Celdran stepped into the Manila Cathedral and flashed a “Damaso” placard. Nice statement — one I happen to agree with. In fact I recall finding myself nodding my head a bit in bemusement back in 2010 when it broke the news. Indeed, as one Tweetizen asserted, Celdran’s Damaso stunt did a lot to raise the profile of the pro-RH Bill activist voice. I agree with that too.
But that does not change the simple fact that a law was violated in a clearly pre-meditated act. Some of us choose to express our views within the domain of what the Law allows. Celdran chose to do the same outside of it. He once accused moi of troll-like behaviour. Fair enough perhaps. I express myself in ways that annoy people and am as proud of that as any shock-jock is. Celdran did the same when he dressed as Jose Rizal and flashed “Damaso” in the Manila Cathedral in 2010 — proof that troll-like behaviour is not necessarily confined to online activity. The difference between witty trolls like moi and plain emo real-life trolls like Celdran is that witty guys like me do my trolling without violating other peoples’ property rights and impinging on people’s entitlement to practice their religion without unwarranted interruption. My audience comes to me. Celdran’s audience gets their door kicked down.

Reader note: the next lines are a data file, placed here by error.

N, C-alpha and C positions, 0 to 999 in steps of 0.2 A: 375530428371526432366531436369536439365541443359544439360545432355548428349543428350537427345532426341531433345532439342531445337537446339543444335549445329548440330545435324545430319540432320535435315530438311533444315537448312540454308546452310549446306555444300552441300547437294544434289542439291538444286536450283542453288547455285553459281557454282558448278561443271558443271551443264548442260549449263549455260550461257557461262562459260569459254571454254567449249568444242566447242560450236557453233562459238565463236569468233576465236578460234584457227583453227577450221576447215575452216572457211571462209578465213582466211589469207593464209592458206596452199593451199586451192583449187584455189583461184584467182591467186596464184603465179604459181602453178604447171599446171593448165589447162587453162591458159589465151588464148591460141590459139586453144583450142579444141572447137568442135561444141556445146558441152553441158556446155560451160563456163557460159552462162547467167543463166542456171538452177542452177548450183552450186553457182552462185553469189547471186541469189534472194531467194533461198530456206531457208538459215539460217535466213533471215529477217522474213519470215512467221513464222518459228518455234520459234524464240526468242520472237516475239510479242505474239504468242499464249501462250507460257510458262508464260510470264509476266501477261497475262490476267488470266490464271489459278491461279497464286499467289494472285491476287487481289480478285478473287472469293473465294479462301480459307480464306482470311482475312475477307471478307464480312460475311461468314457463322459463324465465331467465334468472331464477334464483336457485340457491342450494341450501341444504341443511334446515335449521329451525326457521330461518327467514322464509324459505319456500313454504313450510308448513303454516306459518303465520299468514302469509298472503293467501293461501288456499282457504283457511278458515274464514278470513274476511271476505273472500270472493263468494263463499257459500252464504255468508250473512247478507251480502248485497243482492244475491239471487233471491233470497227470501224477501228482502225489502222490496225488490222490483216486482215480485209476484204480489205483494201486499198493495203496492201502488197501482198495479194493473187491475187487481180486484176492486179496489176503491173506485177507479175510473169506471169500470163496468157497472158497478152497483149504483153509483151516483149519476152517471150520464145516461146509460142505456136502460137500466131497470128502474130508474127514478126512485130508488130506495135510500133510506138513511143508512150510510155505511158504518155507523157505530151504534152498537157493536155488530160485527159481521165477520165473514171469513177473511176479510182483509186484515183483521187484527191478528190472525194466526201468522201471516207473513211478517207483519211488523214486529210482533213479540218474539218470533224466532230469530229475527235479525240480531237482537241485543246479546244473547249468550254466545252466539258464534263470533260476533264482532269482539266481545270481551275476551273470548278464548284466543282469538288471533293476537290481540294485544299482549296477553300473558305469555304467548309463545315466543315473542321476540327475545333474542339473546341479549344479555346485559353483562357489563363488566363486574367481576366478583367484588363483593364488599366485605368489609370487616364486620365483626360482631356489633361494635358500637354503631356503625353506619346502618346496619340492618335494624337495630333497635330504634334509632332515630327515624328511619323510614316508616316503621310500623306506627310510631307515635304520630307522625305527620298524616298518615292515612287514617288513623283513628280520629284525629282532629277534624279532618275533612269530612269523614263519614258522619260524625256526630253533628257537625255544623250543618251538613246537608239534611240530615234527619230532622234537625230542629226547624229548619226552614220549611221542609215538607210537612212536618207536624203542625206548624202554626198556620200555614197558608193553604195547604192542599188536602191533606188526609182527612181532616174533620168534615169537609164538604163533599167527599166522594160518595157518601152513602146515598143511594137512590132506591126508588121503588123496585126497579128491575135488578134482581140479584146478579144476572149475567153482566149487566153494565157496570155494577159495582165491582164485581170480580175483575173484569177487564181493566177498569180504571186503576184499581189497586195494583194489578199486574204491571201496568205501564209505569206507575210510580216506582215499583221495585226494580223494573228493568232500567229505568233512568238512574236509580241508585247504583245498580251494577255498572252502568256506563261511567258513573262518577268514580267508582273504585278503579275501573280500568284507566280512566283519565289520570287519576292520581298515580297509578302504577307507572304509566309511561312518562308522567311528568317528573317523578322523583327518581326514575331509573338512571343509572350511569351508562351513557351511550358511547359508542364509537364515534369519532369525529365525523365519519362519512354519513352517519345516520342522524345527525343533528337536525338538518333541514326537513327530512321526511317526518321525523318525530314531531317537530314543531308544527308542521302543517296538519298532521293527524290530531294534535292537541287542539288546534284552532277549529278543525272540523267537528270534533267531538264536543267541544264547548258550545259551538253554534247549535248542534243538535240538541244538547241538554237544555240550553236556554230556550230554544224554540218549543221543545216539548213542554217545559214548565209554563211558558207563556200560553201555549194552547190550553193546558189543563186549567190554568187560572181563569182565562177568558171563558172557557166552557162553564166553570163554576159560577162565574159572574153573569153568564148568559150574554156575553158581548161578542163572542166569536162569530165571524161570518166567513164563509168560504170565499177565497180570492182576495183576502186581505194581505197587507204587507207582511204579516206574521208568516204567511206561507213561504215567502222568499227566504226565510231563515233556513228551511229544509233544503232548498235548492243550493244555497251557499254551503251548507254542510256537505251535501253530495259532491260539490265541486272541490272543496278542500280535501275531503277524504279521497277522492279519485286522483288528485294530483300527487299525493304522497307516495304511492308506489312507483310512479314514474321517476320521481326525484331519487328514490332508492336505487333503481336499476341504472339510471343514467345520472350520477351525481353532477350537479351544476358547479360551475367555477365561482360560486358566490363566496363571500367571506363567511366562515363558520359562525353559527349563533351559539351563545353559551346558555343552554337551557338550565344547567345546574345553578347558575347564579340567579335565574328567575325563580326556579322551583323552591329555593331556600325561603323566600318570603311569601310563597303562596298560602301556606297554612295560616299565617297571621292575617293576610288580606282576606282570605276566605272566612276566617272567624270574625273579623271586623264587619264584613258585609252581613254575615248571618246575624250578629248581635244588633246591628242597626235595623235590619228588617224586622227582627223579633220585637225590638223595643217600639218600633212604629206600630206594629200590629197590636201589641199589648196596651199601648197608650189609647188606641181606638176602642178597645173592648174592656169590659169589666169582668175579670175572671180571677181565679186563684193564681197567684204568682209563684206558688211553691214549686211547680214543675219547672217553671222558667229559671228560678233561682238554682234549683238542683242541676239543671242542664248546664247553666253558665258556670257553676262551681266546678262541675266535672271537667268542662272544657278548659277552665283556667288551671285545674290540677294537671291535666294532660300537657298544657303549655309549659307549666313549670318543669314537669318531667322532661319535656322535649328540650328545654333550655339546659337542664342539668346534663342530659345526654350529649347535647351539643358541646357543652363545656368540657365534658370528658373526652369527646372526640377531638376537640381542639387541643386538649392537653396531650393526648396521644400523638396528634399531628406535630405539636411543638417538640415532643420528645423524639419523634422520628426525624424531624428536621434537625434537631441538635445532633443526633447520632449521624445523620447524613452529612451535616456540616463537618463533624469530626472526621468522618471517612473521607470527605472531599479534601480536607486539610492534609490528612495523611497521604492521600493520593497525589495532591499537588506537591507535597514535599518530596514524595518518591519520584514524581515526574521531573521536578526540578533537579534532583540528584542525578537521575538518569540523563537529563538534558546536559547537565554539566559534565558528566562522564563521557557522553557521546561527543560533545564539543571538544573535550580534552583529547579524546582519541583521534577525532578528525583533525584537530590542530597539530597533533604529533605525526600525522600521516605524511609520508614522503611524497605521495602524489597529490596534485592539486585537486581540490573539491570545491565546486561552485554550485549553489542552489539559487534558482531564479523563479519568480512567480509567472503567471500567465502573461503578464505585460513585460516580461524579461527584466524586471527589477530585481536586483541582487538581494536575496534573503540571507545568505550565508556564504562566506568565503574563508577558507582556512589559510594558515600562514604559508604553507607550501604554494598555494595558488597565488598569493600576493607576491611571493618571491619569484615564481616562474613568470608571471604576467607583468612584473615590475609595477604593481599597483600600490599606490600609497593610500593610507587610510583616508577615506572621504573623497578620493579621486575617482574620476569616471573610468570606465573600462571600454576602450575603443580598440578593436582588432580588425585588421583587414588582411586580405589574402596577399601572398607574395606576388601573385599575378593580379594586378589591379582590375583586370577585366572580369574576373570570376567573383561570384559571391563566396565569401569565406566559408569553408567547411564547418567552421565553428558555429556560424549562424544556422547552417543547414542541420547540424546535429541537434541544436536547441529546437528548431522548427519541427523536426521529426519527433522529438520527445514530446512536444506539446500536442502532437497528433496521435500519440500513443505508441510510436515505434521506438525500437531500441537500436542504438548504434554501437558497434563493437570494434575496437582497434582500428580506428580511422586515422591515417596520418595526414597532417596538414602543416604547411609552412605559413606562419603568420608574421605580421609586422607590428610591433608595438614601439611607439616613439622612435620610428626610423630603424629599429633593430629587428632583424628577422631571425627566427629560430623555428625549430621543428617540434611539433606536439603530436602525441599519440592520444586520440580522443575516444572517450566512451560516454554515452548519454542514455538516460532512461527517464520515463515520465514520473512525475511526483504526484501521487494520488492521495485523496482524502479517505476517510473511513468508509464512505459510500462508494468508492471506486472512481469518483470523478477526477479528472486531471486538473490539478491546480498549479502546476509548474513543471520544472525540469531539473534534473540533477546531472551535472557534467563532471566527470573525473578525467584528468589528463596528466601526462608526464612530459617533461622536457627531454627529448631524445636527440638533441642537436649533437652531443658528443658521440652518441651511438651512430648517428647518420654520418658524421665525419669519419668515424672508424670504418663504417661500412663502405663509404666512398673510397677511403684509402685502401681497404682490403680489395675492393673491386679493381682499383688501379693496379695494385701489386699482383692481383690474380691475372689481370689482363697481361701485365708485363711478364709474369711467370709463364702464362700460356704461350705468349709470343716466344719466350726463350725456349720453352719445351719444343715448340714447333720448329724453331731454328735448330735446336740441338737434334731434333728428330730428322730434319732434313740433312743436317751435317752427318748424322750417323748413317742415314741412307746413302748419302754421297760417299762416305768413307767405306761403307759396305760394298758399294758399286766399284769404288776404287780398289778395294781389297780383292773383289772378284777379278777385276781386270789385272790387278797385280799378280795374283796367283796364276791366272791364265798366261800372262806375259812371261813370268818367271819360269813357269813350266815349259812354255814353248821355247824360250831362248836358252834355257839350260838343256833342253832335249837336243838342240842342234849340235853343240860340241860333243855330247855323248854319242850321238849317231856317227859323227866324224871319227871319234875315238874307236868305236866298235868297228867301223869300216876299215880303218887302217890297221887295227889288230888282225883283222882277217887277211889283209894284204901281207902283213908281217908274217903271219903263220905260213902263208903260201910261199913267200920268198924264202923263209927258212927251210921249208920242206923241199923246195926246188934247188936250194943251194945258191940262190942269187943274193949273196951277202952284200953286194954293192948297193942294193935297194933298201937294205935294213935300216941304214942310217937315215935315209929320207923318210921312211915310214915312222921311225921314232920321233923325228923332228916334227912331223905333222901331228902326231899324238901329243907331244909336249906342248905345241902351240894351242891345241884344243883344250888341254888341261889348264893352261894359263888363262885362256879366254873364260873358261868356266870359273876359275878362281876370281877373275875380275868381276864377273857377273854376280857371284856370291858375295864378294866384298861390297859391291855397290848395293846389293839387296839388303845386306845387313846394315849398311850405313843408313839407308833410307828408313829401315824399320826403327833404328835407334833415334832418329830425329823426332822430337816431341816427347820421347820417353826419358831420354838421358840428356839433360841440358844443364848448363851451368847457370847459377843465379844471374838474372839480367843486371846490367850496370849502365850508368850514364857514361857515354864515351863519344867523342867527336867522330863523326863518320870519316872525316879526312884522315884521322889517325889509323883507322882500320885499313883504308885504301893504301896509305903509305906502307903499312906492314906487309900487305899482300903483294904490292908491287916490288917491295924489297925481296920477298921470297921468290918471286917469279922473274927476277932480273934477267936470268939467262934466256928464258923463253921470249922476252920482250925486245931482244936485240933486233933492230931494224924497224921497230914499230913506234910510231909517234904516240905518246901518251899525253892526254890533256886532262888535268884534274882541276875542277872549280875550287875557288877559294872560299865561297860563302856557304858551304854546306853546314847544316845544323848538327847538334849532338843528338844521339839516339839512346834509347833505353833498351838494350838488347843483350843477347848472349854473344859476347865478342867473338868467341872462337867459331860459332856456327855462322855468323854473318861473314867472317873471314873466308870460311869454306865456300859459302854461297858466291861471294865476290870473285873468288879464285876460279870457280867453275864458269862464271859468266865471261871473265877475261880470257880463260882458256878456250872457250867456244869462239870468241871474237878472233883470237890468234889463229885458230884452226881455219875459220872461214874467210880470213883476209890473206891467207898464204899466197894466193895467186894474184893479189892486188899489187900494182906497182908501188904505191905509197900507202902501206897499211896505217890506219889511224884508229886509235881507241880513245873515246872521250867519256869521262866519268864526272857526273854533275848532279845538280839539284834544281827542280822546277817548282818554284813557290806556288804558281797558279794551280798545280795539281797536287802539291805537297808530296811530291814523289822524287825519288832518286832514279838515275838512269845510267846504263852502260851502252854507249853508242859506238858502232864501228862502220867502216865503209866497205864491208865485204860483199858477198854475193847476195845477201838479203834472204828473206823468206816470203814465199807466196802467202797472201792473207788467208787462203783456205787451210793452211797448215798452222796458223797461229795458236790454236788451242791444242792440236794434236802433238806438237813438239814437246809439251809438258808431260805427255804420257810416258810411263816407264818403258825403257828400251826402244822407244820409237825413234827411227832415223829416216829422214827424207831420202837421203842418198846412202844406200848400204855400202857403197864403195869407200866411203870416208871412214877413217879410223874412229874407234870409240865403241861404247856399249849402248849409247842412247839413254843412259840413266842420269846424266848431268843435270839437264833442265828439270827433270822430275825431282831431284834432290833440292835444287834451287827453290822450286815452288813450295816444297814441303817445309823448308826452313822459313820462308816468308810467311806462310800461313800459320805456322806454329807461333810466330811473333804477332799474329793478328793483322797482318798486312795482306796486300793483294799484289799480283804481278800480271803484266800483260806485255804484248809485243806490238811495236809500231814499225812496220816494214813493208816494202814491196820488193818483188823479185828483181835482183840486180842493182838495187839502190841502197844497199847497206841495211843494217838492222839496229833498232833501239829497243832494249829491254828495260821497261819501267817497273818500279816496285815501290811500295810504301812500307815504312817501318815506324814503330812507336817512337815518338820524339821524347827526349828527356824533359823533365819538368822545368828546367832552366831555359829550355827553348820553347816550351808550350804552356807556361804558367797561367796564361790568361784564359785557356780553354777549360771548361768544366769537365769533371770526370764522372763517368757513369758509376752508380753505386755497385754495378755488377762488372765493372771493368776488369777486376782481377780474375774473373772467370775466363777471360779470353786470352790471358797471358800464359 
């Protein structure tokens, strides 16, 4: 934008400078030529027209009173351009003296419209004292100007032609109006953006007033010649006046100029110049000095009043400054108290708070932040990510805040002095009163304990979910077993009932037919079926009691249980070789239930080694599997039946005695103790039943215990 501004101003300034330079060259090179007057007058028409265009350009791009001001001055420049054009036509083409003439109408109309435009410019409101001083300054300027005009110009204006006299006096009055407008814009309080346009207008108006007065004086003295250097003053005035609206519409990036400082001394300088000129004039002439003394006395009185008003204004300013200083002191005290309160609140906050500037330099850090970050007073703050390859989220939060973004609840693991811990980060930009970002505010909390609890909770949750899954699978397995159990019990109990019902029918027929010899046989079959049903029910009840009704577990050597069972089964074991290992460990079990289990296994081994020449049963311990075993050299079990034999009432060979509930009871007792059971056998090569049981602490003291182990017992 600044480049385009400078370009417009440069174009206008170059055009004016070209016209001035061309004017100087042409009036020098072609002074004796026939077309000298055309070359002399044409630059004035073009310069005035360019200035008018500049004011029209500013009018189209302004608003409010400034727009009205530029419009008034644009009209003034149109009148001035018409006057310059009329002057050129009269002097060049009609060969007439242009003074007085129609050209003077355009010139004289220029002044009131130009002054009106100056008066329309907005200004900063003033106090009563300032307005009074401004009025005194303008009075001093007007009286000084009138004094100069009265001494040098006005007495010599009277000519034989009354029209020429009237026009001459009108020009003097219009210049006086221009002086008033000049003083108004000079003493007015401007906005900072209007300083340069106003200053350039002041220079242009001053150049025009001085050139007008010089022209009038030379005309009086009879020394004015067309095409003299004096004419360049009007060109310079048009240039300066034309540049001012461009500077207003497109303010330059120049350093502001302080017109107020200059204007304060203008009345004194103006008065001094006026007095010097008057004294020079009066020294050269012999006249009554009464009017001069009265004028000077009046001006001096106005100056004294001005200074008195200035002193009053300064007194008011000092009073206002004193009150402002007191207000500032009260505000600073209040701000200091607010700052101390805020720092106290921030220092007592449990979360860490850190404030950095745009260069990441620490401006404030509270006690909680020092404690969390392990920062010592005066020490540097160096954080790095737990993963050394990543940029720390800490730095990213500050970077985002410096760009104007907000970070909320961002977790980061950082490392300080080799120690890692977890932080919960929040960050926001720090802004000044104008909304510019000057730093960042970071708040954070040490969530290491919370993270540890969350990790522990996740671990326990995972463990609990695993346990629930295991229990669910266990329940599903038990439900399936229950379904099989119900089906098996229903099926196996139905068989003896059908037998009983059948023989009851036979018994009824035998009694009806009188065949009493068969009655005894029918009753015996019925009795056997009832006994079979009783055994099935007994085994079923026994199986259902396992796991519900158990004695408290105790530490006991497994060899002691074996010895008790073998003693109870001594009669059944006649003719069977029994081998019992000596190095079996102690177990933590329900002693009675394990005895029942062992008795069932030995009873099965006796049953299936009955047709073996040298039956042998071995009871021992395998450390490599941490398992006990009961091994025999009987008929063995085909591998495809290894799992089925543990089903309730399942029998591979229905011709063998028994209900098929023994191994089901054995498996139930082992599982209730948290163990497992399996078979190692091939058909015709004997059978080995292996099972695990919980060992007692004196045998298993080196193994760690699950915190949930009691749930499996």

Whatever service that happened to be transpiring in the Manila Cathedral at the time (whether it was a Holy Mass or some sort of “ecumenical service”ek ek) is not relevant.
The only thing relevant is where the stunt was exhibited.
Celdran is a martyr indeed. He will go to jail to serve the cause for legal artificial contraception in the Philippines. He should do his time with his chin up, because he chose to risk being sentenced to that punishment by knowingly violating the law and then apologising for doing so. When you apologise for an offense, said apology implies a willingness to suffer the consequences associated with said offense. Celdran has two choices: (1) march into prison with dignity or (2) be dragged into the slammer costumed and kicking and screaming like all the other social media attention-junkies out there.
I suggest he goes for Option 1. That way he does a bit of justice to the smug look he flashes while posing in those handcuffs in the numerous publicity photos he’s been tweeting out since 2010.